Site 1143 is situated in poorly charted waters labeled Dangerous Grounds on the Admiralty charts. Although the site had been surveyed, extra precautions were necessary to ensure that the passage to the site was done in the safest possible manner. The 60-nmi transit across Dangerous Grounds was to be made at reduced speed, only during daylight hours, and only with calm seas and clear visibility.
Another issue was the piracy threat in the region. The vessel received a warning on 20 February from the Regional Piracy Center (RPC) in Kuala Lumpur via the Singapore Inmarsat C station (Sentosa Island) that the area around Sunda Strait and Karimata Island are the most prone to pirate raids. In response to this alert, the captain decided to adjust the speed of the ship to ensure a daylight transit across the Sunda Strait. The RPC alerted the vessel that persons in military uniforms and using military vessels had recently attacked ships passing close to the location of Site 1143. This information plus data from other sources raised serious questions regarding the security of the vessel while operating at Site 1143. The matter was referred to Ocean Drilling Program (ODP) management, who in turn consulted with senior program officials in Washington, D.C. On 22 February, a request was issued to the director of the Office of Ocean Affairs of the U.S. Department of State to review this matter and to provide advice, procedures, and assurances for the vessel's safety at Site 1143. On 23 February, the captain met briefly with the scientists and technicians and discussed ship security issues, including precautions that would be followed during the transit through the Sunda Strait. Also discussed were procedures to be followed should persons unknown attempt to board the vessel. Although an attack on the vessel was deemed highly unlikely, prudence and diligence required that this issue be addressed before crossing the strait.
At 0600 hr on 25 February, the vessel left the Indian Ocean and entered the Sunda Strait between Java and Sumatra. The ship entered the strait while it was still dark and with heavy rain punctuated by an occasional lighting flash. The eruption of Anak Krakatoa ("child of Krakatoa") was visible through the gloom from a distance of 20 nmi. The vessel passed within 6 nmi of the cone that is now growing in the caldera left by the 1883 eruption.
On the morning of 23 February, the S-band (10 cm) radar failed. During the subsequent trouble shooting by the Overseas Drilling Limited electronic technicians, the problem was ascertained to be in the rotary joint and/or associated cabling located in the antenna assembly. No spares for these items were on the vessel. The approach to Site 1143 required that both X-band and S-band radar units be operational. The vessel was therefore diverted to Singapore at 0830 hr on 26 February to allow factory representatives with the proper parts to work on the defunct unit. The ship arrived at the Changi holding anchorage in Singapore at 1500 hr on 27 February. At 1030 hr on 28 February, two technicians from Aeradion Technology Pte Ltd. and the vessel agent, Victor Chan, boarded the JOIDES Resolution, and the repairs were concluded in less than 2 hr. The vessel was under way to Site 1143 at 1215 hr on 28 February.
As the ship neared Dangerous Grounds, a fax was received on 3 March from the deputy director-general of the State Oceanic Administration of the Peoples' Republic of China in Beijing. This fax provided additional emergency contact phone and fax numbers in Beijing as well as reassurances that the PRC naval base at Yong-Shu-Jiao ("always summer reef") had been instructed "to keep a close eye on the cruise." This reef is located ~20 nmi northwest of Site 1143. This fax furnished the necessary assurances for vessel security that were required before establishing station keeping at Site 1143.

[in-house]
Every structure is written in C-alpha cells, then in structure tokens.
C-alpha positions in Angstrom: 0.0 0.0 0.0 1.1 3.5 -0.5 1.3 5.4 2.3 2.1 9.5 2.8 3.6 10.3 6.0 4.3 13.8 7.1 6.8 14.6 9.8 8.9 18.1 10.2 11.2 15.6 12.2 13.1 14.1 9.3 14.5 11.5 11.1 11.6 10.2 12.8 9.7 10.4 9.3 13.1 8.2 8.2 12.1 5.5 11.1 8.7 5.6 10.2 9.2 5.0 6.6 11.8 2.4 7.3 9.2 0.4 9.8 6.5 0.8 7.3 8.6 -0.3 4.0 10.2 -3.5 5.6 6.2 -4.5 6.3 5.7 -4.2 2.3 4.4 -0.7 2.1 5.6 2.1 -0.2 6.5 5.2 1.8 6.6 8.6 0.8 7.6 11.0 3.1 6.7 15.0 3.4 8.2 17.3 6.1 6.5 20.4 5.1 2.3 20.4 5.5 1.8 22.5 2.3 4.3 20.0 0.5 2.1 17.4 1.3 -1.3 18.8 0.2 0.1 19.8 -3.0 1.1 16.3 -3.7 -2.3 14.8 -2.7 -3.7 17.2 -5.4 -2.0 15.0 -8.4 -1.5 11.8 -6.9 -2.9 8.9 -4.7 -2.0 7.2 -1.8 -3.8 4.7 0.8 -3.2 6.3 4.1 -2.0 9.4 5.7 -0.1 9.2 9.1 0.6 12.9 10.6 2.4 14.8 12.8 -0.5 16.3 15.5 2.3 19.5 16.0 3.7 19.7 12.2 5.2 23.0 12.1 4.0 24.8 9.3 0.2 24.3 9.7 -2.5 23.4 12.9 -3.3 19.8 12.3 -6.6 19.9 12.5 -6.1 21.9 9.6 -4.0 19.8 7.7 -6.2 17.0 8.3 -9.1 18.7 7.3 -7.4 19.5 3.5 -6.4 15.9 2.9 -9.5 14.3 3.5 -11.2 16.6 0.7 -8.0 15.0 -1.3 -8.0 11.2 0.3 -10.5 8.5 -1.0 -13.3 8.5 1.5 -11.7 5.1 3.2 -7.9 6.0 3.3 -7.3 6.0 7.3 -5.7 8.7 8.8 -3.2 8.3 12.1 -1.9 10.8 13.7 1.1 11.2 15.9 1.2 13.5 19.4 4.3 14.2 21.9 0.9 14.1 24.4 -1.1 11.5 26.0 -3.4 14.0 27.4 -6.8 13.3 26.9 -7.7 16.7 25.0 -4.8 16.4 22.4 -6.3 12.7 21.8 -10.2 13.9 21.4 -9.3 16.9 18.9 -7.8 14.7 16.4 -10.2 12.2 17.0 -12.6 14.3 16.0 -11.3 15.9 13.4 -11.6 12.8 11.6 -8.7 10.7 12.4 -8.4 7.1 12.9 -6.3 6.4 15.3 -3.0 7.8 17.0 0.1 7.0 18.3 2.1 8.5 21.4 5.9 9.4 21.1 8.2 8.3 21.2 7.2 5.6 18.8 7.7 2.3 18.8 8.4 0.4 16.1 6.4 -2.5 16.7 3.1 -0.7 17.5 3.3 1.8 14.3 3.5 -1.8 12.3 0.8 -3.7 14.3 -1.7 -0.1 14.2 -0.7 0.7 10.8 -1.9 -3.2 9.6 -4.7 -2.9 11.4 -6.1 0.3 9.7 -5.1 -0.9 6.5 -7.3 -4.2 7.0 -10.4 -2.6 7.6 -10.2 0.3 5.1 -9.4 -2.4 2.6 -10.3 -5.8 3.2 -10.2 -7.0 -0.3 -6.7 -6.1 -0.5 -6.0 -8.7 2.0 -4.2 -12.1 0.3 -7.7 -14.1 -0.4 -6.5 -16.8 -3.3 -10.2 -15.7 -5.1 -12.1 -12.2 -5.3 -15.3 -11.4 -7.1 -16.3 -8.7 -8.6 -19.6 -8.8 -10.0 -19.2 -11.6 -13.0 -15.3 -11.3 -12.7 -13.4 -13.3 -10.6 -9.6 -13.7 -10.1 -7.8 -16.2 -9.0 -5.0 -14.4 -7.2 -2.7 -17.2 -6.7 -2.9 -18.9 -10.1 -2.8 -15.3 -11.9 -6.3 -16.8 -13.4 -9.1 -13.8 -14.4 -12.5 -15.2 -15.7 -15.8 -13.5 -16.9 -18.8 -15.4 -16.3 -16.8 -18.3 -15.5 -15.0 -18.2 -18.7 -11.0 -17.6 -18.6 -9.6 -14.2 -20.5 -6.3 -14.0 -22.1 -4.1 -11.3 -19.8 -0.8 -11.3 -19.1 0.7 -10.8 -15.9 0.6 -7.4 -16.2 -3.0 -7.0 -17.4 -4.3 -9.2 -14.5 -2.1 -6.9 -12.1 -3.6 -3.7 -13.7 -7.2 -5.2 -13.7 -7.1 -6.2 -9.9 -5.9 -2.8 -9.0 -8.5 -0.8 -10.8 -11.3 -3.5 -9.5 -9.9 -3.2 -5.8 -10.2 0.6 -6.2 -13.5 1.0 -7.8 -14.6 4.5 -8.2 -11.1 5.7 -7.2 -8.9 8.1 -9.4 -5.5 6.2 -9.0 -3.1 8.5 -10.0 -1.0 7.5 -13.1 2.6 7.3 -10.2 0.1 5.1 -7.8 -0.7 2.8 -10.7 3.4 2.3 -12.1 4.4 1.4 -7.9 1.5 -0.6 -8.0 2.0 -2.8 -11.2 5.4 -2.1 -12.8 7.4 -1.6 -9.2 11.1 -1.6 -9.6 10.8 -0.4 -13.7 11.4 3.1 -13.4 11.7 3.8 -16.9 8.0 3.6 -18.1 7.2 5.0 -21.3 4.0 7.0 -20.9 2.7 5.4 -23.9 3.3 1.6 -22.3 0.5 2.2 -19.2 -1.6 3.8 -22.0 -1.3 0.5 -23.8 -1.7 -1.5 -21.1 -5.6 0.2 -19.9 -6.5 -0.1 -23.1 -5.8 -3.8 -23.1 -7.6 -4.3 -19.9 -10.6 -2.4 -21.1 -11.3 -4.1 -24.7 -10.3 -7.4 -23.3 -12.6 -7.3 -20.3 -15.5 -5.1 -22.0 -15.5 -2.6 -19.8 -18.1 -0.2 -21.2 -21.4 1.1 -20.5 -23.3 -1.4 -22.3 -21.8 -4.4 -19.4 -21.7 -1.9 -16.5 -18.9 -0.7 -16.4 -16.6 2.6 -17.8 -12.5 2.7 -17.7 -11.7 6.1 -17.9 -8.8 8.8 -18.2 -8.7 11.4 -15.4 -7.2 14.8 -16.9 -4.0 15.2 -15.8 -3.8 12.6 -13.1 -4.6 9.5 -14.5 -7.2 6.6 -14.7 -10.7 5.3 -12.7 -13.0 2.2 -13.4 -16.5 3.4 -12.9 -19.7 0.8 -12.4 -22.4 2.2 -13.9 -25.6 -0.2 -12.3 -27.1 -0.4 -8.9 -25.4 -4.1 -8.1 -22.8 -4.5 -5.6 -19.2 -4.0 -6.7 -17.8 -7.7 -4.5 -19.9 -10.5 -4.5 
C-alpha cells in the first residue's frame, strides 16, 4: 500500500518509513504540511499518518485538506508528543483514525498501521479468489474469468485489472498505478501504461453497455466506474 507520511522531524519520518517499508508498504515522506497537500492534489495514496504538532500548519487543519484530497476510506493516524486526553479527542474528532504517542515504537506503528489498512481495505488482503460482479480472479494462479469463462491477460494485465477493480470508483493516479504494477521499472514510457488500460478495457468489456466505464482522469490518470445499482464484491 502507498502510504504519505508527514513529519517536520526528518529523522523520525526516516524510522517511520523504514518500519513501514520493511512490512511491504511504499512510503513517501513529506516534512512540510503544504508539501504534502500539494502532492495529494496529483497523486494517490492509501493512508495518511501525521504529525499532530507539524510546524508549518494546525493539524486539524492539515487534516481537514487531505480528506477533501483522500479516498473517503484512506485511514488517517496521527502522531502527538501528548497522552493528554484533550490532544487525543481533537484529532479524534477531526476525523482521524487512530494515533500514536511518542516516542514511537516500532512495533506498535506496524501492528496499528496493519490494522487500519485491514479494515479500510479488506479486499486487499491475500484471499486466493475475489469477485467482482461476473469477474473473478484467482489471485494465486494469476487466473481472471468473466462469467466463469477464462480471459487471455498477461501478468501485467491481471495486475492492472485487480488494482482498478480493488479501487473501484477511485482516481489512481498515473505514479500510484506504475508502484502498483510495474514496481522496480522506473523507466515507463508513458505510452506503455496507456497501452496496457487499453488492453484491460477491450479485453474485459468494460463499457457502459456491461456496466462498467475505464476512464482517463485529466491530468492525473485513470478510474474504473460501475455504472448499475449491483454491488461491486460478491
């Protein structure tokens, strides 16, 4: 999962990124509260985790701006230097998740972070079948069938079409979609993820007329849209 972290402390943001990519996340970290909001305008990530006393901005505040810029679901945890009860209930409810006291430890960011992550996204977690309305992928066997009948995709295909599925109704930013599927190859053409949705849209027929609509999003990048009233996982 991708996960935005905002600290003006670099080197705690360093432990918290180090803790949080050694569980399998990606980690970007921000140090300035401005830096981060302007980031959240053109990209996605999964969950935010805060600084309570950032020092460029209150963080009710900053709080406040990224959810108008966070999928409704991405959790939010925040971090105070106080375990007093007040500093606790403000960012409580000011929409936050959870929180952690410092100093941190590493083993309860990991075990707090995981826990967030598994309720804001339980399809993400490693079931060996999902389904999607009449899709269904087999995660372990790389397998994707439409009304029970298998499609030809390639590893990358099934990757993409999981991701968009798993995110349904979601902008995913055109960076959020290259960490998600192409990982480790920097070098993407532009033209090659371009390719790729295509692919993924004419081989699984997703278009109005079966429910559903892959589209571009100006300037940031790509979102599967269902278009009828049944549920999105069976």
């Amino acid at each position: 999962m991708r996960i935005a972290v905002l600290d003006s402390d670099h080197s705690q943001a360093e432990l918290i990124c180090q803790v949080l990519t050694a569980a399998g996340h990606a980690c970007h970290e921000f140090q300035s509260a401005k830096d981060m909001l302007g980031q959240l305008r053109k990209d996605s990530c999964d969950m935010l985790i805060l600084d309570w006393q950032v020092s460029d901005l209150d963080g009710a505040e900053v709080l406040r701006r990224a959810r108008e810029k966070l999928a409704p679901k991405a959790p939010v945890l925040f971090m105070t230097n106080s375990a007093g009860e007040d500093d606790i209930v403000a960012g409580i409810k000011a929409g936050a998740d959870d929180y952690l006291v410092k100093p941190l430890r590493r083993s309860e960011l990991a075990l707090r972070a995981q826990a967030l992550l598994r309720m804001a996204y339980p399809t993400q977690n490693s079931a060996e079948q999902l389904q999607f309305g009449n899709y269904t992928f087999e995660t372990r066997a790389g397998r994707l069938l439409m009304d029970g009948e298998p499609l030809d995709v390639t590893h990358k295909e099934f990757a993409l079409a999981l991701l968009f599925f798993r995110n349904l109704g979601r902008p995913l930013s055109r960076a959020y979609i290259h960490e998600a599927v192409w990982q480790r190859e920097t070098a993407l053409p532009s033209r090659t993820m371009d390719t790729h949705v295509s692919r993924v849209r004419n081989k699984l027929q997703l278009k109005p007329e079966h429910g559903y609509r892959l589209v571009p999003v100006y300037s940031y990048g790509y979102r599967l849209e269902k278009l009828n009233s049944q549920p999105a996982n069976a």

At 0445 hr on 3 March, ~5 nmi from the entry position to Dangerous Grounds, the forepeak tank was filled to adjust vessel trim bow down. This was done so that if the vessel were to ground on a reef, the bow would be the first point of contact. If the bow were to strike a shoal, the forepeak tank would be drained and the vessel backed off and diverted to a safe port for a hull inspection. At 0500 hr the speed was reduced to 6 kt; at 0600 hr, the JOIDES Resolution altered course from 49° to 90° at position 09°20.0´N, 112°5.5´E, and entered uncharted waters. Lookouts were posted as the vessel made its way to the location that marked the beginning of the 3.5-kHz survey point.
At 1215 hr, a PRC navy patrol vessel, SOUTH TUG 156, was sighted. After an initial attempt by our Chinese co-chief to inform the PRC vessel of our identity, no radio communication was established. The patrol craft followed us to the site location. At 1530 hr another vessel, named TRUONG SA-12, approached the JOIDES Resolution, and the crew attempted to hail us. This ship identified itself as Vietnamese. Our captain was unable to communicate with the TRUONG SA-12 because of the language barrier.
From 1500 to 1530 hr, a 3.5-kHz survey was conducted over an existing seismic line as the vessel approached the site from the southwest. The survey was aborted earlier than planned as a result of the proximity of the Chinese and Vietnamese vessels and accompanying communication problems. At 1605 hr, after verifying site location with bathymetry, the positioning beacon was dropped on precise Global Positioning System (GPS) coordinates.
1. The Operations and Engineering personnel aboard the JOIDES Resolution on Leg 184 were Ron Grout, ODP Operations Manager, and Robert Laronga, Schlumberger Engineer.
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